My formerly picky eaters now have a stable of recipes that they love to cook, and are spreading the word by teaching their friends how to enjoy simple, wholesome, homegrown food, through a series of garden cooking classes they are hosting at their elementary school. Our adventure has inspired plans for a cookbook. Most importantly, our 52 New Foods adventure planted the seeds of change at our family table and like good gardeners we need to keep nurturing our seedlings with care and love for them to grow into strong, beautiful plants.

As for this coming year, we plan to take our 52 New Foods adventure on tour by sampling and savoring new foods from around the world -- Indian-inspired curries, Italian homemade sauces and pastas, and tapas plates with Spanish flair. With the inspiring group of real food lovers that make up this dynamic and passionate community of Food Revolutionaries, I am certain we will discover many new foods to try and countless recipes to enjoy. We are excited to continue our family food adventure, one week, one meal, at a time. I hope you’ll join us for the ride!

You can tune into Crunch a Color’s 52 New Foods adventure on Twitter, Facebook and Crunch a Color’s weekly recipe blog. Simply follow @crunchacolor and #52NewFoods.

Seasonal Favorites from Crunch a Color’s 52 New Foods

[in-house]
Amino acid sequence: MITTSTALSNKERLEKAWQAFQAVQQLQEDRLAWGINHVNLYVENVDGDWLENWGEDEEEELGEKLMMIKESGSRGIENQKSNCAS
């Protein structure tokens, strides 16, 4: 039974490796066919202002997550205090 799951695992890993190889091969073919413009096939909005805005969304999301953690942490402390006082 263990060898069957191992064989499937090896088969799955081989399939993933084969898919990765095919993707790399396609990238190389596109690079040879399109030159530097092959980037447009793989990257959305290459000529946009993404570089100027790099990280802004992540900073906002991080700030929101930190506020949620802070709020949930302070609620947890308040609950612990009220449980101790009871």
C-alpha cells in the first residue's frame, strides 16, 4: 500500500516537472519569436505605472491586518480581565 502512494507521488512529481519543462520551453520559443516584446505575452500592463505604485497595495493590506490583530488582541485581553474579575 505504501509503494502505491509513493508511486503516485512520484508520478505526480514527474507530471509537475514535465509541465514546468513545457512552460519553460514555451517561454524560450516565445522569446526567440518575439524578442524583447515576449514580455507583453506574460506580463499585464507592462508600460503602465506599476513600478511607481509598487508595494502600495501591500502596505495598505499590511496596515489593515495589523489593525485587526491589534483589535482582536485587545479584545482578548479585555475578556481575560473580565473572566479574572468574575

This deliciously simple broiled grapefruit recipe adds a flavorful twist to your family table: a sweet and juicy treat without a drop of refined sugar.

A mini apple pear crisp is the fresh food version of a big warm bear hug! Filled to the brim with sweet, bubbling fresh pears, apples and cranberries, it’s the perfect treat to serve at a cozy winter get-together by the fire with friends and family.

This spiraling spectacle looks like a cross between broccoli and cauliflower, and made a deliciously fun addition to our family table: Romanesco broccoli.

For more easy recipes and to start your 52 New Foods adventure, check out Crunch a Color’s roundup of the best healthy recipes of 2012!

About the author: Jennifer Tyler Lee is a mom of two children and the creator of Crunch a Color -- the award-winning nutrition games that make healthy eating fun. Like most parents, she struggled to get her kids to eat healthy, balanced meals, so she decided to make it into a healthy eating game and she’s giving back to support non-profit kids’ nutrition programs. Winner of the Dr. Toy and Parent Tested, Parent Approved awards, Crunch a Color; has been featured by Jamie Oliver’s Food Revolution, Pottery Barn Kids, Laurie David’s Family Dinner, Kiwi Magazine, Dr. Greene, Yum Food & Fun for Kids, and The San Jose Mercury News, among many others, as a simple, fun and playful way to get kids to eat healthy and try new foods. Jennifer’s passion is making mealtime fun and healthy for busy families. Her easy recipes, quick tips, and new food adventures are regularly featured at Pottery Barn Kids, Jamie Oliver’s Food Revolution, The Huffington Post, and on her weekly recipe blog at www.crunchacolor.com.